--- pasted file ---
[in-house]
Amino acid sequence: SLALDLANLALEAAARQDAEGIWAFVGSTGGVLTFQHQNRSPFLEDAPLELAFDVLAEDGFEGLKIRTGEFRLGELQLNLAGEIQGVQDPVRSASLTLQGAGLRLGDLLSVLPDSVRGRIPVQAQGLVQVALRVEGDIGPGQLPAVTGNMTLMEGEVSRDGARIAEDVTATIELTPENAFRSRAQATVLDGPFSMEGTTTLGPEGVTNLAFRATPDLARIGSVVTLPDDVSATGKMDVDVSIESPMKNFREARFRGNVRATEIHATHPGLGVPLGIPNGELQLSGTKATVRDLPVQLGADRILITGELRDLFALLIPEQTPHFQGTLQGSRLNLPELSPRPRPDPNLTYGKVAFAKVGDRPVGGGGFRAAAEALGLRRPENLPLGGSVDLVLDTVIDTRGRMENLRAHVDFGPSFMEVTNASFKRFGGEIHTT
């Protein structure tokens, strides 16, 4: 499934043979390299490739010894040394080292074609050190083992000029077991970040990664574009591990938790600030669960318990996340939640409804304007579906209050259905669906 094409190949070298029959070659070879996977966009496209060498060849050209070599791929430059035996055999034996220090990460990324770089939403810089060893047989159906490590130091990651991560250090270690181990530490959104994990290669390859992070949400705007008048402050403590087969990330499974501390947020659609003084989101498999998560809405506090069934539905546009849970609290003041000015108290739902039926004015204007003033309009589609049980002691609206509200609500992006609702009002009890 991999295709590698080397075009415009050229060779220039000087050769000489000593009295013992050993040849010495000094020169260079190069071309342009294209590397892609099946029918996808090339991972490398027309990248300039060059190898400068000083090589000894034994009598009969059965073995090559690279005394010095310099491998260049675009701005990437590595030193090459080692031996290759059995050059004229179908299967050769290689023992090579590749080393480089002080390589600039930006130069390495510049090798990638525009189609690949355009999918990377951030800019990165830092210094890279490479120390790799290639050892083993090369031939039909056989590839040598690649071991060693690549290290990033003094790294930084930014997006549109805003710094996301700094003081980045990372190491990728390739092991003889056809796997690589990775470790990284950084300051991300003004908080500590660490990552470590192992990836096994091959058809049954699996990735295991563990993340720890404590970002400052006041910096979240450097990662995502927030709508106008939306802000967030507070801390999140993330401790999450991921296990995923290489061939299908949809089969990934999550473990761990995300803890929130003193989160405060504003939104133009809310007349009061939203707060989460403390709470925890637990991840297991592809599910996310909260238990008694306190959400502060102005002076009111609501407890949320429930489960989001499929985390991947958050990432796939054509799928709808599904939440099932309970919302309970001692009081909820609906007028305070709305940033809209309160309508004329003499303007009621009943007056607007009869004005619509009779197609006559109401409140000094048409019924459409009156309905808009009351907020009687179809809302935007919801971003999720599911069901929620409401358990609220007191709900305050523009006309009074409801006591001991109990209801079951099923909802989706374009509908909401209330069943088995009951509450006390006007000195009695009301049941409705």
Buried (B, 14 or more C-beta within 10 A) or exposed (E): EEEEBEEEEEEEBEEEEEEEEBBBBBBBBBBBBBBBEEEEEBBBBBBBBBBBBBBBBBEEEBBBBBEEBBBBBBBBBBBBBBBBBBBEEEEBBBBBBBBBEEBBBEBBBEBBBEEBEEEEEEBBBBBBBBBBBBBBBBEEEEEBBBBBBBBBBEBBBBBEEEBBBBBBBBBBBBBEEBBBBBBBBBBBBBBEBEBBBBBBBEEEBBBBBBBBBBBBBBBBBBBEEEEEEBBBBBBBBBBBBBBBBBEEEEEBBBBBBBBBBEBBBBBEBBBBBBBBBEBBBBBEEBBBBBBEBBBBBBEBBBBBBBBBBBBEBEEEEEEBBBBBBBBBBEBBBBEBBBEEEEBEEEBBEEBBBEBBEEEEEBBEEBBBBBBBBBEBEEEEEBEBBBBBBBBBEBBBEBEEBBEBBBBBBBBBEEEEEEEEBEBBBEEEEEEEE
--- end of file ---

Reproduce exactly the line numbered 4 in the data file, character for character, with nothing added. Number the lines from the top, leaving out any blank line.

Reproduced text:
Buried (B, 14 or more C-beta within 10 A) or exposed (E): EEEEBEEEEEEEBEEEEEEEEBBBBBBBBBBBBBBBEEEEEBBBBBBBBBBBBBBBBBEEEBBBBBEEBBBBBBBBBBBBBBBBBBBEEEEBBBBBBBBBEEBBBEBBBEBBBEEBEEEEEEBBBBBBBBBBBBBBBBEEEEEBBBBBBBBBBEBBBBBEEEBBBBBBBBBBBBBEEBBBBBBBBBBBBBBEBEBBBBBBBEEEBBBBBBBBBBBBBBBBBBBEEEEEEBBBBBBBBBBBBBBBBBEEEEEBBBBBBBBBBEBBBBBEBBBBBBBBBEBBBBBEEBBBBBBEBBBBBBEBBBBBBBBBBBBEBEEEEEEBBBBBBBBBBEBBBBEBBBEEEEBEEEBBEEBBBEBBEEEEEBBEEBBBBBBBBBEBEEEEEBEBBBBBBBBBEBBBEBEEBBEBBBBBBBBBEEEEEEEEBEBBBEEEEEEEE